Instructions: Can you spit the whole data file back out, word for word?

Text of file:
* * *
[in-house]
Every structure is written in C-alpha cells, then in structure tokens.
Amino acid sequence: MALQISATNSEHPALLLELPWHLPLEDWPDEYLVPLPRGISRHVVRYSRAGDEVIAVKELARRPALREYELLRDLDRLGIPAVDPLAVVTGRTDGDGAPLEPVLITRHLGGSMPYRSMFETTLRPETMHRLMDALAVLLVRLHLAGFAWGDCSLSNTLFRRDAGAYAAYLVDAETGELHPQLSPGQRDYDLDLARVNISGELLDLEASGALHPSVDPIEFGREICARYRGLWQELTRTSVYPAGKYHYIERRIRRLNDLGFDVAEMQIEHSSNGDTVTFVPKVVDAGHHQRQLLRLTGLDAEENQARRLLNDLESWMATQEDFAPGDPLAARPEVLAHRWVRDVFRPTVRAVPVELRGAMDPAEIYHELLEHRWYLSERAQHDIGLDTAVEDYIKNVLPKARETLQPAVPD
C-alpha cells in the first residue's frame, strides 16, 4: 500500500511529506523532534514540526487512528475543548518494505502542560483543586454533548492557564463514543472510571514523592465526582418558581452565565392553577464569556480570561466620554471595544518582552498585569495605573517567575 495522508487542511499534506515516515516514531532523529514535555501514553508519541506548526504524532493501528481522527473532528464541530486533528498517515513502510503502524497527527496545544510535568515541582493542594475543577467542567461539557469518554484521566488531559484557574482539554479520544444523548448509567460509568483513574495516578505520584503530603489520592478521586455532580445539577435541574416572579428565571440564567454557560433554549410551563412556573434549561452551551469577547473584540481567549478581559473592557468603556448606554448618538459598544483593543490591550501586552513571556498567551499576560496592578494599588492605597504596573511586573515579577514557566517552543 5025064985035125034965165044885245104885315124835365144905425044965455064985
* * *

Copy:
[in-house]
Every structure is written in C-alpha cells, then in structure tokens.
Amino acid sequence: MALQISATNSEHPALLLELPWHLPLEDWPDEYLVPLPRGISRHVVRYSRAGDEVIAVKELARRPALREYELLRDLDRLGIPAVDPLAVVTGRTDGDGAPLEPVLITRHLGGSMPYRSMFETTLRPETMHRLMDALAVLLVRLHLAGFAWGDCSLSNTLFRRDAGAYAAYLVDAETGELHPQLSPGQRDYDLDLARVNISGELLDLEASGALHPSVDPIEFGREICARYRGLWQELTRTSVYPAGKYHYIERRIRRLNDLGFDVAEMQIEHSSNGDTVTFVPKVVDAGHHQRQLLRLTGLDAEENQARRLLNDLESWMATQEDFAPGDPLAARPEVLAHRWVRDVFRPTVRAVPVELRGAMDPAEIYHELLEHRWYLSERAQHDIGLDTAVEDYIKNVLPKARETLQPAVPD
C-alpha cells in the first residue's frame, strides 16, 4: 500500500511529506523532534514540526487512528475543548518494505502542560483543586454533548492557564463514543472510571514523592465526582418558581452565565392553577464569556480570561466620554471595544518582552498585569495605573517567575 495522508487542511499534506515516515516514531532523529514535555501514553508519541506548526504524532493501528481522527473532528464541530486533528498517515513502510503502524497527527496545544510535568515541582493542594475543577467542567461539557469518554484521566488531559484557574482539554479520544444523548448509567460509568483513574495516578505520584503530603489520592478521586455532580445539577435541574416572579428565571440564567454557560433554549410551563412556573434549561452551551469577547473584540481567549478581559473592557468603556448606554448618538459598544483593543490591550501586552513571556498567551499576560496592578494599588492605597504596573511586573515579577514557566517552543 5025064985035125034965165044885245104885315124835365144905425044965455064985